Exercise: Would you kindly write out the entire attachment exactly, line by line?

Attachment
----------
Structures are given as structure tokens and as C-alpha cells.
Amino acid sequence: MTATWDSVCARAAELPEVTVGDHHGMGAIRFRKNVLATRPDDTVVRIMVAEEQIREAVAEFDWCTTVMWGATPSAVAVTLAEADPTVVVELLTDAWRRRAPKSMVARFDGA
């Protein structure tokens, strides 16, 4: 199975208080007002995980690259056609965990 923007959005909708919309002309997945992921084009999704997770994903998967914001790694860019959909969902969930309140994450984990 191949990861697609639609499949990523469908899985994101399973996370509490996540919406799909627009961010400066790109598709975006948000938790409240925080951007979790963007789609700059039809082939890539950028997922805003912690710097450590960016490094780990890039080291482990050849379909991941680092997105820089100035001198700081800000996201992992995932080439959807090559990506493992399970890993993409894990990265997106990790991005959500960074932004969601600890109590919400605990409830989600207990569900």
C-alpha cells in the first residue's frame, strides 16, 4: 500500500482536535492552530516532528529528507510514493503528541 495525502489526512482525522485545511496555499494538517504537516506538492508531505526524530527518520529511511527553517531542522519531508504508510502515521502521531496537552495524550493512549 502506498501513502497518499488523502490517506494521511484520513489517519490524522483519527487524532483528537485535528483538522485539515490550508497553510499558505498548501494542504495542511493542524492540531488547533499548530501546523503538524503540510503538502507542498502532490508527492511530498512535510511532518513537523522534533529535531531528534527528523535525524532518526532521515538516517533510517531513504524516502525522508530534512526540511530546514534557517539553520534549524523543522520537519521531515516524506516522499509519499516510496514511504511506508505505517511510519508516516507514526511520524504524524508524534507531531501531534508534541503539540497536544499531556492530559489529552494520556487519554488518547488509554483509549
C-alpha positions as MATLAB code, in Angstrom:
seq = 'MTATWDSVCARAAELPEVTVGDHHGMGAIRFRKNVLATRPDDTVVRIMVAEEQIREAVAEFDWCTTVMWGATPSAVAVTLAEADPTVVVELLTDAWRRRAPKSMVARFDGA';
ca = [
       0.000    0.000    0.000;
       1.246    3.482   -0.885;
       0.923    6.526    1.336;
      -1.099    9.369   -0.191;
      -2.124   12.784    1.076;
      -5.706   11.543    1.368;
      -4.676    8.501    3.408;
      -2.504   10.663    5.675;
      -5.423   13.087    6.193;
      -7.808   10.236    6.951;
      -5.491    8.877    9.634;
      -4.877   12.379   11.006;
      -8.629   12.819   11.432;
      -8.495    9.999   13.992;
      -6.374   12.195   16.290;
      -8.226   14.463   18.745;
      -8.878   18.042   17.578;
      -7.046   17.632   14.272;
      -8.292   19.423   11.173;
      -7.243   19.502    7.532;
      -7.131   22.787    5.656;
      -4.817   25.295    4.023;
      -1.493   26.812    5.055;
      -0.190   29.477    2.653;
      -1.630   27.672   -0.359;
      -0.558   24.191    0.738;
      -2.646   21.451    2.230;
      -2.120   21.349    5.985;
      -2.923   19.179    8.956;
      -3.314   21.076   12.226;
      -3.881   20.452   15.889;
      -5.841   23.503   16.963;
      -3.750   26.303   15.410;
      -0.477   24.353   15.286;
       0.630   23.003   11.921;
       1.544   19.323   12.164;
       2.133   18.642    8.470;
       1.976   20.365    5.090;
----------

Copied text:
Structures are given as structure tokens and as C-alpha cells.
Amino acid sequence: MTATWDSVCARAAELPEVTVGDHHGMGAIRFRKNVLATRPDDTVVRIMVAEEQIREAVAEFDWCTTVMWGATPSAVAVTLAEADPTVVVELLTDAWRRRAPKSMVARFDGA
């Protein structure tokens, strides 16, 4: 199975208080007002995980690259056609965990 923007959005909708919309002309997945992921084009999704997770994903998967914001790694860019959909969902969930309140994450984990 191949990861697609639609499949990523469908899985994101399973996370509490996540919406799909627009961010400066790109598709975006948000938790409240925080951007979790963007789609700059039809082939890539950028997922805003912690710097450590960016490094780990890039080291482990050849379909991941680092997105820089100035001198700081800000996201992992995932080439959807090559990506493992399970890993993409894990990265997106990790991005959500960074932004969601600890109590919400605990409830989600207990569900």
C-alpha cells in the first residue's frame, strides 16, 4: 500500500482536535492552530516532528529528507510514493503528541 495525502489526512482525522485545511496555499494538517504537516506538492508531505526524530527518520529511511527553517531542522519531508504508510502515521502521531496537552495524550493512549 502506498501513502497518499488523502490517506494521511484520513489517519490524522483519527487524532483528537485535528483538522485539515490550508497553510499558505498548501494542504495542511493542524492540531488547533499548530501546523503538524503540510503538502507542498502532490508527492511530498512535510511532518513537523522534533529535531531528534527528523535525524532518526532521515538516517533510517531513504524516502525522508530534512526540511530546514534557517539553520534549524523543522520537519521531515516524506516522499509519499516510496514511504511506508505505517511510519508516516507514526511520524504524524508524534507531531501531534508534541503539540497536544499531556492530559489529552494520556487519554488518547488509554483509549
C-alpha positions as MATLAB code, in Angstrom:
seq = 'MTATWDSVCARAAELPEVTVGDHHGMGAIRFRKNVLATRPDDTVVRIMVAEEQIREAVAEFDWCTTVMWGATPSAVAVTLAEADPTVVVELLTDAWRRRAPKSMVARFDGA';
ca = [
       0.000    0.000    0.000;
       1.246    3.482   -0.885;
       0.923    6.526    1.336;
      -1.099    9.369   -0.191;
      -2.124   12.784    1.076;
      -5.706   11.543    1.368;
      -4.676    8.501    3.408;
      -2.504   10.663    5.675;
      -5.423   13.087    6.193;
      -7.808   10.236    6.951;
      -5.491    8.877    9.634;
      -4.877   12.379   11.006;
      -8.629   12.819   11.432;
      -8.495    9.999   13.992;
      -6.374   12.195   16.290;
      -8.226   14.463   18.745;
      -8.878   18.042   17.578;
      -7.046   17.632   14.272;
      -8.292   19.423   11.173;
      -7.243   19.502    7.532;
      -7.131   22.787    5.656;
      -4.817   25.295    4.023;
      -1.493   26.812    5.055;
      -0.190   29.477    2.653;
      -1.630   27.672   -0.359;
      -0.558   24.191    0.738;
      -2.646   21.451    2.230;
      -2.120   21.349    5.985;
      -2.923   19.179    8.956;
      -3.314   21.076   12.226;
      -3.881   20.452   15.889;
      -5.841   23.503   16.963;
      -3.750   26.303   15.410;
      -0.477   24.353   15.286;
       0.630   23.003   11.921;
       1.544   19.323   12.164;
       2.133   18.642    8.470;
       1.976   20.365    5.090;